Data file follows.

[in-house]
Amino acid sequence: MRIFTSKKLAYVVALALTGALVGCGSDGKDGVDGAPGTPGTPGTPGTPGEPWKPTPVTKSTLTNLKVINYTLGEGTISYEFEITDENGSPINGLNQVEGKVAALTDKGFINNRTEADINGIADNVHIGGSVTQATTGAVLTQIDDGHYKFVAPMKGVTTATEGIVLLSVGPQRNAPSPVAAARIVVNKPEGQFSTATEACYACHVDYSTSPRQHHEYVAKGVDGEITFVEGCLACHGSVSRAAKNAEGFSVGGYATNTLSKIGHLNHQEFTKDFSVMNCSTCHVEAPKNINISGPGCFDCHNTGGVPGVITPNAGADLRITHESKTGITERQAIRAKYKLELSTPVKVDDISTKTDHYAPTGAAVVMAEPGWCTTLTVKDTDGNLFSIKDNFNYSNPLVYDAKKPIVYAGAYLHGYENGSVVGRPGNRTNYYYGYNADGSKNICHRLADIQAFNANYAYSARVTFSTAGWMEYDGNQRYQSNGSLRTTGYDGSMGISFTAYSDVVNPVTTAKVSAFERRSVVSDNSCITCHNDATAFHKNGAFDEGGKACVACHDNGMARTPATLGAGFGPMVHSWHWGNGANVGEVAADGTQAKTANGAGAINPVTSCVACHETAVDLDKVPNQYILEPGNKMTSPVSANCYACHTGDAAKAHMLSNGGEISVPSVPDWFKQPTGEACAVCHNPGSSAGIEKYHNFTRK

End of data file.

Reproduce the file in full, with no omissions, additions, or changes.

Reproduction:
[in-house]
Amino acid sequence: MRIFTSKKLAYVVALALTGALVGCGSDGKDGVDGAPGTPGTPGTPGTPGEPWKPTPVTKSTLTNLKVINYTLGEGTISYEFEITDENGSPINGLNQVEGKVAALTDKGFINNRTEADINGIADNVHIGGSVTQATTGAVLTQIDDGHYKFVAPMKGVTTATEGIVLLSVGPQRNAPSPVAAARIVVNKPEGQFSTATEACYACHVDYSTSPRQHHEYVAKGVDGEITFVEGCLACHGSVSRAAKNAEGFSVGGYATNTLSKIGHLNHQEFTKDFSVMNCSTCHVEAPKNINISGPGCFDCHNTGGVPGVITPNAGADLRITHESKTGITERQAIRAKYKLELSTPVKVDDISTKTDHYAPTGAAVVMAEPGWCTTLTVKDTDGNLFSIKDNFNYSNPLVYDAKKPIVYAGAYLHGYENGSVVGRPGNRTNYYYGYNADGSKNICHRLADIQAFNANYAYSARVTFSTAGWMEYDGNQRYQSNGSLRTTGYDGSMGISFTAYSDVVNPVTTAKVSAFERRSVVSDNSCITCHNDATAFHKNGAFDEGGKACVACHDNGMARTPATLGAGFGPMVHSWHWGNGANVGEVAADGTQAKTANGAGAINPVTSCVACHETAVDLDKVPNQYILEPGNKMTSPVSANCYACHTGDAAKAHMLSNGGEISVPSVPDWFKQPTGEACAVCHNPGSSAGIEKYHNFTRK